8 Tips for Optimizing a Website’s Internal Search Engine

An e-commerce site’s built-in search engine is an essential but often overlooked feature. Many customers start their shopping journey with a direct site search to get straight to the point and find the item or service they need. To help you optimize this internal search engine, we’ve put together 8 tips to make searches easier and improve conversions.

1. Highlight the search bar

Often overlooked, an e-commerce website’s built-in search bar is, however, used by a large number of Internet users. It should be easily identifiable (magnifying glass icon, different color, etc.) and accessible from all pages of the site, to allow a search without necessarily returning to the home page.

Also remember to position your search bar in a strategic place, such as in the header menu or side menus, as this is where visitors will tend to look for it.

2. Consider adding smart or autocomplete

Smart search suggestion makes it easy to redirect the user to the products they want to view. Thus, it proposes all keywords associated with the beginning of the text inserted in the search bar. In addition to saving time, this solution allows you to minimize spelling errors and limit searches to existing products on the site.

You can also improve the spelling and lexical tolerance of your research field, to make it more efficient and to be able to deliver the right products in the event of a small search error. To configure this tolerance, remember to verify that the plural keywords are actually proposed in the singular queries, etc. It’s also important to consider frequently used synonyms in your product’s lexicon.

3. Suggest additional or similar items

To maximize your chances of conversions during a survey, you can implement cross-sell and up-sell techniques. They are two different methods, which have the common goal of increasing sales.

Cross-selling corresponds to a commercial technique that consists of offering a customer interested in a product a set of other complementary products, in order to create a need. You can implement this technique in your internal search engine, displaying products complementary to the user’s search, to encourage them to buy them too.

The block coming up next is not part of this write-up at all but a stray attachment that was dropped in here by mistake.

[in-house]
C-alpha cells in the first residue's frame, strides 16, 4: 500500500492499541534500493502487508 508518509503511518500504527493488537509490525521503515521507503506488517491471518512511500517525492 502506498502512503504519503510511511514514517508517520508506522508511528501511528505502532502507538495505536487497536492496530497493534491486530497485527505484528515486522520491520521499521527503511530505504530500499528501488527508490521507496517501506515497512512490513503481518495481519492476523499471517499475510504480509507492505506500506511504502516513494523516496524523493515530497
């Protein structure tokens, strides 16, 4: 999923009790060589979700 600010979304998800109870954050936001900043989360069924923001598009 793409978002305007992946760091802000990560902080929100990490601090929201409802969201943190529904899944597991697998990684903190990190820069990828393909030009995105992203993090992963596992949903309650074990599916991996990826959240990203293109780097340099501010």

Up-selling is a practice that consists of offering a product or service that is slightly superior and more expensive than the one the prospect is interested in, in order to obtain a higher margin (we also talk about “sophisticated”). It is possible to integrate this technique into your search functionality, offering similar products of a higher range than those sought after by users (nothing prevents you from also offering similar products of a lower range).

4. Offer filters to refine the search

To allow users to refine their search, you can implement a faceted navigation system. This feature adds a filter menu to sort products according to specific criteria like: availability, product category, brand, price, size, color… By adding these dynamic filters, you allow the user to automatically eliminate products that do not meet his search criteria and thus maximize the chances that he will quickly find what he came looking for.

5. Offer add to cart directly from search engine

Some users are familiar with the products they want to buy and therefore do not need to visit the product page. It is useful then to propose a button Add to Cart directly on your search engine results page.

Don’t forget to add a small preview image of the product in the preview. In fact, some Internet users in a hurry rely only on this criterion to add or not a product to the basket.

6. Take care of your metadata

The metadata used for your products (tags, titles, descriptions…) is very important for your search engine. Indeed, it is imperative that the keywords most used by customers to describe products appear in the metadata. The goal is to ensure that requests made by customers on your website redirect to the desired pages.

Don’t hesitate to set up analytics to determine the most suitable keywords for each product. To do this, you can use statistical data related to research on your website. Retrieve them from the back office if your in-house search engine solution allows you to access them. Otherwise, you will find the requests thanks to its web analytics tools.

They will allow you to get all the terms entered by your visitors in the search bar, as well as the results associated with them. If necessary, remember to change the metadata in your product listings to make your search results as relevant as possible.

7. Don’t leave your “no results” page blank

Despite semi-automatic search completion and spelling and lexical tolerance, it is possible and even likely that certain queries made on your site will not lead to any results. That’s why it’s important to spruce up your “no results” page with other products that might make the user want to make an impulse purchase. For example, you can integrate your product categories on this page Best sellers, best deals or suggestions.

8. Audit the relevance of your top keywords

To understand the relevance of the results provided by your search engine, it can be useful to perform an audit around your main keywords. Before performing this operation, you will first need to retrieve these keywords (through the back office or your web analytics tool). When you have the keywords you want to analyze, you can implement the following steps:

  • list all keywords to be analyzed in spreadsheet software,
  • test each request one by one observing the following criteria: relevance, number of results, product availability, etc.
  • if the queries do not seem satisfactory to you, modify the results associated with them.

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